Home FleetWatch 2011 Biodiesel shortens engine oil drain intervals

Biodiesel shortens engine oil drain intervals


At the time of writing, crude had just broken through 120USD/barrel and everyone was scrambling for alternatives , biodiesel being one of them. Adding biodiesel to mineral diesel has an impact on lubrication intervals and this was well documented in a special paper tabled at the International Tribology 2011 Conference held in Pretoria.

In the meantime biodiesel spec SANS 1935 has been enhanced with SANS 833 which, if followed correctly, will help the local industry to ensure the quality of the biodiesel, from manufacture to sale, while also reducing the associated complexity and costs. But regardless of biodiesel quality and specification, there are issues that remain with blended fuels coming into contact with engine lubrication during the combustion process writes Dave Scott.

Energy security and CO2 emission regulations are driving governments to introduce legislation that mandates the minimum level of renewable fuels for transportation. In many countries this has led to the introduction of biodiesel fatty acid methyl esters (FAME) into diesel fuel. Based on projected growth over the next 5-10 years, the use of FAME in various feed-stocks is set to increase.


The SA Government’s current strategy envisions 2% of national petrol and diesel usage coming from bio-fuels such as bio-ethanol and biodiesel by 2013, thereby creating an estimated 25 000 jobs.

As an increasing number of vehicles are exposed to FAME, the interaction between the fuel, engine components and engine oil are presenting challenges for the automotive, fuels and lubricant industries. Engine oil performance is affected by the use of FAME as they can accumulate in a vehicle’s sump and impact engine oil durability.

There are many sources of biodiesel, each with different properties. The properties of biodiesel are also fundamentally different than those of mineral-derived diesel, specifically with reference to thermal and oxidatitive stability and much lower volatility. The effect on the engine oil is dependent on the type and quantity of the FAME contaminant.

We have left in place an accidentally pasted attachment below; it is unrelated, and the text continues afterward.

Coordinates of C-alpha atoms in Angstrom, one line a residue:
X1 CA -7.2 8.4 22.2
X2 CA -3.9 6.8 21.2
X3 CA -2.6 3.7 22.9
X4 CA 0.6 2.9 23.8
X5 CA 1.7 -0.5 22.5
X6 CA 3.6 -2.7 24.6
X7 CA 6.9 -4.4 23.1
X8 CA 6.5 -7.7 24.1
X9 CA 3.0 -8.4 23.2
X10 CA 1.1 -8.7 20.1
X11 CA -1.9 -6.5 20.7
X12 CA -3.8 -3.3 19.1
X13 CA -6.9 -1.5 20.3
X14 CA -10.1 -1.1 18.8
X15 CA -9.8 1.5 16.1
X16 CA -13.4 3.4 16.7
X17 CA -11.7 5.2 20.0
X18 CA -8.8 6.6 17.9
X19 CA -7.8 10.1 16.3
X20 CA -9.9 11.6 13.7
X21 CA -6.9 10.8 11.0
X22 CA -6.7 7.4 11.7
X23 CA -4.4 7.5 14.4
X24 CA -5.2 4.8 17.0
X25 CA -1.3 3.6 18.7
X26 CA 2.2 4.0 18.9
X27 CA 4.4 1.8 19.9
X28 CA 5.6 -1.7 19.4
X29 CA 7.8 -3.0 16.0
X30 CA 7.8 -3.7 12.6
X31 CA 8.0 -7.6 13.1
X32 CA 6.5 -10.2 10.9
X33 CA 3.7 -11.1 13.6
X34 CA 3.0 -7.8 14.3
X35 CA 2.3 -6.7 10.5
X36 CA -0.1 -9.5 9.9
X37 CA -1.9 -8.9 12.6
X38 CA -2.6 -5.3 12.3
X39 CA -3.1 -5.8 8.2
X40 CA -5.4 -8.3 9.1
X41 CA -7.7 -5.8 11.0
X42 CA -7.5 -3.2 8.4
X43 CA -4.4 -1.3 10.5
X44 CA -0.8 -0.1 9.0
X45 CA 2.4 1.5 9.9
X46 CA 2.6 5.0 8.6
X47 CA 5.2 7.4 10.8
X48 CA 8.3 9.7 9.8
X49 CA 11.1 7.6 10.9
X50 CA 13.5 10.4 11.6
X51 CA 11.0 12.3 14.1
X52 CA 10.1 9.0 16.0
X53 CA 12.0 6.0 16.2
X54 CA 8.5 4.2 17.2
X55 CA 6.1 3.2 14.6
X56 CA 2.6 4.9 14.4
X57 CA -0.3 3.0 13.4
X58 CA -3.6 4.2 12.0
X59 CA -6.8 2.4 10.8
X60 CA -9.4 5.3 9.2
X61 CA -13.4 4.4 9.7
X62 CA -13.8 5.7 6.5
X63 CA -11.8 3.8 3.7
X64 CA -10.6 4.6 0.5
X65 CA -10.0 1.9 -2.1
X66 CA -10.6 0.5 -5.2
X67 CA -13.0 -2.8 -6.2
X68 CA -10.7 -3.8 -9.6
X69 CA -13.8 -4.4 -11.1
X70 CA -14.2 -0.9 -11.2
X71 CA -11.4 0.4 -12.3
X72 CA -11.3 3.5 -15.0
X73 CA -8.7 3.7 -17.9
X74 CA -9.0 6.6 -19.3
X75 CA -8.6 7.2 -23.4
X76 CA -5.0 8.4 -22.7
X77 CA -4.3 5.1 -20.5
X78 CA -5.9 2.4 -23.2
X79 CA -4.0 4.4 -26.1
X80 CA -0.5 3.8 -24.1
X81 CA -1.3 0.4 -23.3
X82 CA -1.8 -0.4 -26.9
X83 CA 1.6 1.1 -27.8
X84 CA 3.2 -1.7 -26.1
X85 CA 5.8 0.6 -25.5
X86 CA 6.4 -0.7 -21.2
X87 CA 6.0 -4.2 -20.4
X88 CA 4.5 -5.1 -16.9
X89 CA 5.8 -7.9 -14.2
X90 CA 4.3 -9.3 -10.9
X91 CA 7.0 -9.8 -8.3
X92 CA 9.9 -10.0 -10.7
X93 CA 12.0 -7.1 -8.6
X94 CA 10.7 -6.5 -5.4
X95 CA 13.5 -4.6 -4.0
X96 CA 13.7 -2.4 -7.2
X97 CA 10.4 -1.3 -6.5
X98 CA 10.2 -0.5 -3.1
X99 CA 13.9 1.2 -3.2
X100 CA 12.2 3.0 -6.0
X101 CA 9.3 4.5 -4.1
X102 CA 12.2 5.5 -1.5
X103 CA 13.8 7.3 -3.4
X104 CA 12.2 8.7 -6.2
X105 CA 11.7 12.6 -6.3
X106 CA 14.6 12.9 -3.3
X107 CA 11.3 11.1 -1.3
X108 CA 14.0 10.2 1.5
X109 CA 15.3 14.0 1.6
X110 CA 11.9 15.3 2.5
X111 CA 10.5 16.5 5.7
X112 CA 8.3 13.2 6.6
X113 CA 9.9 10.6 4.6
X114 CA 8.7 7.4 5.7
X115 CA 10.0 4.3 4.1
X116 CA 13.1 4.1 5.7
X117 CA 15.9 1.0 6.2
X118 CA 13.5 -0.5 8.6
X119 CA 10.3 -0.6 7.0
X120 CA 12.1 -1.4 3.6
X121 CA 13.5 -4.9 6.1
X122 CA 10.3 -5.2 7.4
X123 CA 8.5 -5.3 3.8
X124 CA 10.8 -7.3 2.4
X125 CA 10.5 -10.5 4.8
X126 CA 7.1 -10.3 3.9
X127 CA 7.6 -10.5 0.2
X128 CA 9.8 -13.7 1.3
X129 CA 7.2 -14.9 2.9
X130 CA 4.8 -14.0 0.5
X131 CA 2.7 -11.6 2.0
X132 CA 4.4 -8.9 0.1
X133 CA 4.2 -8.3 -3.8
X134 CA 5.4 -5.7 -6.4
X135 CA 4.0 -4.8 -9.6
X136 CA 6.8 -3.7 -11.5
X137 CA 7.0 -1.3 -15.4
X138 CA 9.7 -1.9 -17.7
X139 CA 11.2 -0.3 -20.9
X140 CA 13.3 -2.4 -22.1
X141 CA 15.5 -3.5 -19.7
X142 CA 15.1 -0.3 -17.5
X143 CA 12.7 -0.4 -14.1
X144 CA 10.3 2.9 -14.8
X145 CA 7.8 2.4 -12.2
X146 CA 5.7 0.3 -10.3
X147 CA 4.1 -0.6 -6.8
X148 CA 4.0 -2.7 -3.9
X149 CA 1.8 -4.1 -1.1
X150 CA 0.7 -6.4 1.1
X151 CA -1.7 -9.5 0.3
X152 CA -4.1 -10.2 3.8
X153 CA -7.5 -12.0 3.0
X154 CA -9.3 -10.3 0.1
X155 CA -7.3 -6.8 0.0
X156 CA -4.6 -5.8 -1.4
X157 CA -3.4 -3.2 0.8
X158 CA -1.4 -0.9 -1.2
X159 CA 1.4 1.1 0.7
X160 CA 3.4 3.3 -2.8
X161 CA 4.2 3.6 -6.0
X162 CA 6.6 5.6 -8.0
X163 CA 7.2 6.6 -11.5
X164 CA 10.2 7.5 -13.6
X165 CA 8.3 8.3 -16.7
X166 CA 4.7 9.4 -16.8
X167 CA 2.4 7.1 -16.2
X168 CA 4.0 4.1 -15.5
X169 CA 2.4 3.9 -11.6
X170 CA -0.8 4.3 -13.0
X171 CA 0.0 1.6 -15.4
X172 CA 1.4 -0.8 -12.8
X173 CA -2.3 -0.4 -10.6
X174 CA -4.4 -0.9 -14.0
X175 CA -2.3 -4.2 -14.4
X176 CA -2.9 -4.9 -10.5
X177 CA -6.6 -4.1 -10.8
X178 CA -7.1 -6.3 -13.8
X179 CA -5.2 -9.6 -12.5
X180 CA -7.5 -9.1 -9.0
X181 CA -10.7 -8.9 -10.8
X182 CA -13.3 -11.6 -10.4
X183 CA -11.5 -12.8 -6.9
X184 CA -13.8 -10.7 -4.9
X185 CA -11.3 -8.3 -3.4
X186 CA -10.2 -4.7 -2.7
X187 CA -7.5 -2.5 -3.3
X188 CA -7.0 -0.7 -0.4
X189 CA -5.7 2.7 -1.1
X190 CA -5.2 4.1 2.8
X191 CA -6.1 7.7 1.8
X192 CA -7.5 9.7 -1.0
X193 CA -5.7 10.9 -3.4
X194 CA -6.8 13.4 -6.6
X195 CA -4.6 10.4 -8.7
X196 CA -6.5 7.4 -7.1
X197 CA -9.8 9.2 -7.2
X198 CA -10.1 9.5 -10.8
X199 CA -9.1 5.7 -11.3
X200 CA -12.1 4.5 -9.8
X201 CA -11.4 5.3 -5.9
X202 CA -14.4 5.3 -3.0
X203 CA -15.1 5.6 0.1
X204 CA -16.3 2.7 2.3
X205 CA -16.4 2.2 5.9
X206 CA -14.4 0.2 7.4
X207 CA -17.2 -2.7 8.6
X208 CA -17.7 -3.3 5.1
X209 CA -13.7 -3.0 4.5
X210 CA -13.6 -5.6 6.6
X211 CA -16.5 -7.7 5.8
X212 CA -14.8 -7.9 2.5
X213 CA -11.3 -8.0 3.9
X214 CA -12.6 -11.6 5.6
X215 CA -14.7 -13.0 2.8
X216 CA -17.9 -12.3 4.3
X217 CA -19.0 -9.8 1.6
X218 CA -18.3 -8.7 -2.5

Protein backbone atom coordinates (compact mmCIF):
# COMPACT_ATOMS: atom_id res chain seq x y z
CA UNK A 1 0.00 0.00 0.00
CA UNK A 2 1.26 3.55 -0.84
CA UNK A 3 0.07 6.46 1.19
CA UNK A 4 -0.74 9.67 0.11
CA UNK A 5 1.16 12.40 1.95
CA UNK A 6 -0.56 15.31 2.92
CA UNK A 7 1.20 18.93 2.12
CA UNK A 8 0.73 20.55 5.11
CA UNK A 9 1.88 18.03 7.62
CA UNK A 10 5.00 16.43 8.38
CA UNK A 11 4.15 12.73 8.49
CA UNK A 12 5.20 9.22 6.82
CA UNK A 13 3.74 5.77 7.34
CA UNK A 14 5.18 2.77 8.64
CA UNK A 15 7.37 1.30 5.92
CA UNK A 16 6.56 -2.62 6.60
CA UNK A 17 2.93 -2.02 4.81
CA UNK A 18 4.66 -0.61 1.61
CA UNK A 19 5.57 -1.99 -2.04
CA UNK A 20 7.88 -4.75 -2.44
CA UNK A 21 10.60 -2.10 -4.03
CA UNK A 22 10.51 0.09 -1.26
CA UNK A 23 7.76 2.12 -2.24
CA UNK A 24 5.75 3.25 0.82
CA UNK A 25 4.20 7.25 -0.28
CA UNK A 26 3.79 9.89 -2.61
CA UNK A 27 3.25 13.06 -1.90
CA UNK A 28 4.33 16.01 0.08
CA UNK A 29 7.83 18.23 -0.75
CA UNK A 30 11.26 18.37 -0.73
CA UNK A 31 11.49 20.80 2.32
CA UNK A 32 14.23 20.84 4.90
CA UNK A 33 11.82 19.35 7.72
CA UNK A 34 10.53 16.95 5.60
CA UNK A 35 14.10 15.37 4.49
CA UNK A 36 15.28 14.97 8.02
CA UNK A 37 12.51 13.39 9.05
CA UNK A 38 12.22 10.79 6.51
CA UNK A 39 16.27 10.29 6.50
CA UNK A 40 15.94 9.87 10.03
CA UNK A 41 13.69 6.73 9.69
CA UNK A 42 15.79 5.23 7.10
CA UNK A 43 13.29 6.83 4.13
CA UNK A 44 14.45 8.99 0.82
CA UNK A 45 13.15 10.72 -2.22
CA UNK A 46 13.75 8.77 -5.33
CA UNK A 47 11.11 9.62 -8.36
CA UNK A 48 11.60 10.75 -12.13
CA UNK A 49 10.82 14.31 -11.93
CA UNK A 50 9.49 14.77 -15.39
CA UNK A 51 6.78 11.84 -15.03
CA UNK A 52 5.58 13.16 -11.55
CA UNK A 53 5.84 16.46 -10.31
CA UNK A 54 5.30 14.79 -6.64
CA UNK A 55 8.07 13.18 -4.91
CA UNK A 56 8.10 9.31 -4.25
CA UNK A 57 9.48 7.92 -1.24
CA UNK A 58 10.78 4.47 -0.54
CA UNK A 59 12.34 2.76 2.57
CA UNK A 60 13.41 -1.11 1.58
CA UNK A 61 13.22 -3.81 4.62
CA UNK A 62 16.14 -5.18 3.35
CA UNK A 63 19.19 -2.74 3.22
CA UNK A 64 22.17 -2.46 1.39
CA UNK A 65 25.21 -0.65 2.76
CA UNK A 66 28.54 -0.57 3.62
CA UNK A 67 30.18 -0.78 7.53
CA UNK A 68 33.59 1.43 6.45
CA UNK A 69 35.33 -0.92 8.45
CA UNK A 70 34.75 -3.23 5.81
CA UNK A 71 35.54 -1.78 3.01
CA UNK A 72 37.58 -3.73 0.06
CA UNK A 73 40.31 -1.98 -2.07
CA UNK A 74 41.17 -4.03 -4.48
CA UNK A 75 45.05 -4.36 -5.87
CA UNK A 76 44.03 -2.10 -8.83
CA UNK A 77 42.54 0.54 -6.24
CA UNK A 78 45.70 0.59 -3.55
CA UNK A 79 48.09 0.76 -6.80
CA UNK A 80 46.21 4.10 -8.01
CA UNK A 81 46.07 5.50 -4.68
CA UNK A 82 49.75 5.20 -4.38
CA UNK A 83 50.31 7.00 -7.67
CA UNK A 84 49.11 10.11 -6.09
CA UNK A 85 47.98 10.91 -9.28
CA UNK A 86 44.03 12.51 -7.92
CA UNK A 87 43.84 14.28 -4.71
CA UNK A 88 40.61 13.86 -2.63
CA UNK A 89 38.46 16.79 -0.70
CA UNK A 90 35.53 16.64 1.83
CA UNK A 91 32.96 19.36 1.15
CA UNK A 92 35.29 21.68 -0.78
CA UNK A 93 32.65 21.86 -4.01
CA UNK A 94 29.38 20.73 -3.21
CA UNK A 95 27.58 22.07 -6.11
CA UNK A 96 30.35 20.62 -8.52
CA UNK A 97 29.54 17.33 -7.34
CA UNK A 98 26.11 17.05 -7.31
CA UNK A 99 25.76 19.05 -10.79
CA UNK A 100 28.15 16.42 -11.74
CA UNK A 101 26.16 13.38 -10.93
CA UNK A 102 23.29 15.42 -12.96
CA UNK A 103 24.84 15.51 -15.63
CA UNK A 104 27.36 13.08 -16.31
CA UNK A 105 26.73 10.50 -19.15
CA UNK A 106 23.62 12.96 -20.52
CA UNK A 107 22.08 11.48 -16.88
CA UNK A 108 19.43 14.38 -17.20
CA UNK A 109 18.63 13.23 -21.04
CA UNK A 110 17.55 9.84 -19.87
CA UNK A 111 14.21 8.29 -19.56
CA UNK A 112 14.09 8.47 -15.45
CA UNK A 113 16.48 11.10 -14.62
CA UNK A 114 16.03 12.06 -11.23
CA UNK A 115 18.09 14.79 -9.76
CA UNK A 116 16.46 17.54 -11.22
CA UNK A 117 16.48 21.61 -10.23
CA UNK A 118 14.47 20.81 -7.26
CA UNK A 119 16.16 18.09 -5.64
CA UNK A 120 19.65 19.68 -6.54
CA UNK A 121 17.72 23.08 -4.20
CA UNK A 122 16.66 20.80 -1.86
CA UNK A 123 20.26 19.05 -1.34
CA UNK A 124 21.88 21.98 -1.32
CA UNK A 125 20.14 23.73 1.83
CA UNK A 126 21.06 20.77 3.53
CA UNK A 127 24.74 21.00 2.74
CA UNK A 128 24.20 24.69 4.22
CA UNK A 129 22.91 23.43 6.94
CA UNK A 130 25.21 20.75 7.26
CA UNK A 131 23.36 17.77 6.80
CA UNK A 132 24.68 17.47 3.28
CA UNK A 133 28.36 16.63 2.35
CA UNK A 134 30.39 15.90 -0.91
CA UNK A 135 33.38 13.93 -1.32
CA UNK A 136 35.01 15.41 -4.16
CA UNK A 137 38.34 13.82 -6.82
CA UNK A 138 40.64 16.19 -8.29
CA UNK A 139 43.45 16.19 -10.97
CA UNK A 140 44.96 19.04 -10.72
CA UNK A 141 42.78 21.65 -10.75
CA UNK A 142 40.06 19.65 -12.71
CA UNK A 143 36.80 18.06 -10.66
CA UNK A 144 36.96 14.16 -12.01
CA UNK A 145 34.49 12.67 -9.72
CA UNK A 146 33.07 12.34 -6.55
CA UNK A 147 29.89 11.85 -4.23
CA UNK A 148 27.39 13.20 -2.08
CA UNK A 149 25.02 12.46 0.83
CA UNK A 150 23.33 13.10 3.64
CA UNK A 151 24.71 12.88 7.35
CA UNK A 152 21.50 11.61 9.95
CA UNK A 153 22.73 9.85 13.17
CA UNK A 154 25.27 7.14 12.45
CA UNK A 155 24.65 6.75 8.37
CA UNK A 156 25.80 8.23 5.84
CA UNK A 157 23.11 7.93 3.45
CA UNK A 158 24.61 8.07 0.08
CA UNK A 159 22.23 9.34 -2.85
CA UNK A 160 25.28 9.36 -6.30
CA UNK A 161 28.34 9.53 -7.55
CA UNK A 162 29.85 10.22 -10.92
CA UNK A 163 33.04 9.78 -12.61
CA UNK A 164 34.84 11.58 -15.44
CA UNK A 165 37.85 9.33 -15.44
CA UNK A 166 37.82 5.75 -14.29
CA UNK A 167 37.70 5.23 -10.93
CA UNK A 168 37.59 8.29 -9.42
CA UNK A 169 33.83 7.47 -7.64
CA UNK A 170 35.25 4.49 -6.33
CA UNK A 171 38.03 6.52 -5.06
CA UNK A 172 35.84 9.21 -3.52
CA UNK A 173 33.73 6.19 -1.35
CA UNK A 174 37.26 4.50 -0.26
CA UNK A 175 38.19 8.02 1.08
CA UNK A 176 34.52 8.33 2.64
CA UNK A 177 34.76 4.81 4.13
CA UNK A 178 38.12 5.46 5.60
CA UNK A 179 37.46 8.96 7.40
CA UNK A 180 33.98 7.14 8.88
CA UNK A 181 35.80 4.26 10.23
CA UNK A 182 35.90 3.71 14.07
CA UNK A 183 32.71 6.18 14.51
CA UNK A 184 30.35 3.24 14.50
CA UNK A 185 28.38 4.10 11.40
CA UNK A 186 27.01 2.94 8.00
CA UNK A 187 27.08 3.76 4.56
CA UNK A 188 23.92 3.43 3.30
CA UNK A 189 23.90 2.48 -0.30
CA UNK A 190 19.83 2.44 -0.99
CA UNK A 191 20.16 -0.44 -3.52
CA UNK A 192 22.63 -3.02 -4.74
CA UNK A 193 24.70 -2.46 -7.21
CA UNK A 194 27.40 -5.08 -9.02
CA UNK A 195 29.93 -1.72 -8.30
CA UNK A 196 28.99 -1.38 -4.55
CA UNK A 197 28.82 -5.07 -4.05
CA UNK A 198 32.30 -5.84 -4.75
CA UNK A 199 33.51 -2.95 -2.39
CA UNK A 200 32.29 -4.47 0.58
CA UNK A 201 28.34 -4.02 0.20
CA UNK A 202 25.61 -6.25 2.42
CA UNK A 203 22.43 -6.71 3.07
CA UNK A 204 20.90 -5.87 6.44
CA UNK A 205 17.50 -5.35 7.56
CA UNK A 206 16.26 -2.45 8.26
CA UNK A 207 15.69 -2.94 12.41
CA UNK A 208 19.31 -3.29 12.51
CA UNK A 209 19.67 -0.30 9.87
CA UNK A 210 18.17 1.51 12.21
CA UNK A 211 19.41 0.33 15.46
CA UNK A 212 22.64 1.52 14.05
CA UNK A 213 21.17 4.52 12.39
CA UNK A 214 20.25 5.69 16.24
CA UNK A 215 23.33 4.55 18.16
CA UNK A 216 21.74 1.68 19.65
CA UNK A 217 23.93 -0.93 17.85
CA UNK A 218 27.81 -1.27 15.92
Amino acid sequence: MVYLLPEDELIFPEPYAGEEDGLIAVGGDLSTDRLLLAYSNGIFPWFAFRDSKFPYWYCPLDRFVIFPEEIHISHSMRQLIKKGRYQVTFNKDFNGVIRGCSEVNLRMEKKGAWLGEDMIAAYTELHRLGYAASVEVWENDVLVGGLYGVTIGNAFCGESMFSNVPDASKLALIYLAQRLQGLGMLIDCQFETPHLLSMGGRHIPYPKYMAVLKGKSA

There is an interaction between biodiesel and engine oil and the question is: To what extent does this impact lubricant performance levels and service intervals? Biodiesel can affect the engine oil durability in a number of ways, specifically:


Fuel dilution

Due to the differences in volatility, the biodiesel tends to accumulate in the sump, diluting the engine oil.

Viscosity decrease

The viscosity of the engine oil is reduced with the high levels of unburnt fuel, shortening the useful service life of the lubricant.

Increased piston deposits

The nature of the biodiesel caused increased piston deposits. However, it is very dependent on the engine oil formulation. Testing should be conducted to ensure that the formulation is robust with biodiesel and biodiesel blends.

Sugar cane
Sugar cane

Increased lubricant oxidation

The presence of biodiesel in the engine oil increases the lubricant oxidation rate, which increases the engine oil viscosity. This, in turn, can potentially lead to sludging of the engine oil

It is essential that the lubricant formulators ensure that engine oil durability is maintained. This will necessitate the use of high-quality engine oils. Vehicles will need to remain on the correct Original Equipment Manufacturers (OEM)-approved or recommended engine oil throughout their lives to ensure that no problems are encountered. Failure to do so may result in premature engine or component failure.

Engine oil formulating is complex and biodiesel is introducing additional challenges. Engine oils can be formulated to reduce the impact of biodiesel. However, high levels of fuel dilution may need to be addressed via reductions in oil drain intervals. This will potentially have a significant impact on service maintenance plans and customer operations and hence should be avoided if at all possible through engine design and lubricant.


The use of biodiesel is increasing internationally due to environmental, energy security or job creation reasons. This is placing increased pressure on the engine, fuel and lubricant manufacturers to ensure that service intervals are maintained or extended while ensuring fit-for-purpose products.

The message is clear , if the fleet is topping up with biodiesel from a ‘˜stokie’ supplier, you are due for a big maintenance surprise!

References & acknowledgement for extracts. Paper presented at SAIT International Conference 2011 – Webster M; Fitton, J; Lubrizol; Effect Of Biodiesel On Engine Lubricant Durability. A copy of this paper can be obtained from the SA Institute of Tribology.

SANS 1935

Bio-diesel quality is assessed against a SANS 1935:2004 (which entails the use of European Standard Methods and methods from the International Standard Organization ISO) specification consisting of 26 tests. The 26 tests are designed to control the chemical and physical properties of bio-diesel and to ensure that it is produced to a uniform standard, performs well in an engine, does not damage it, and does not produce harmful emissions.

SANS 833

SANS 833 Biodiesel Production – Quality management , Producer requirements is an important step towards helping create a local biodiesel industry, as it helps producers and suppliers – particularly those producing small batches of biodiesel – to manage their quality requirements in a more cost effective way. If followed correctly, SANS 833 will help the local industry to ensure the quality of the biodiesel, from manufacture to sale, while also reducing the associated complexity and costs.

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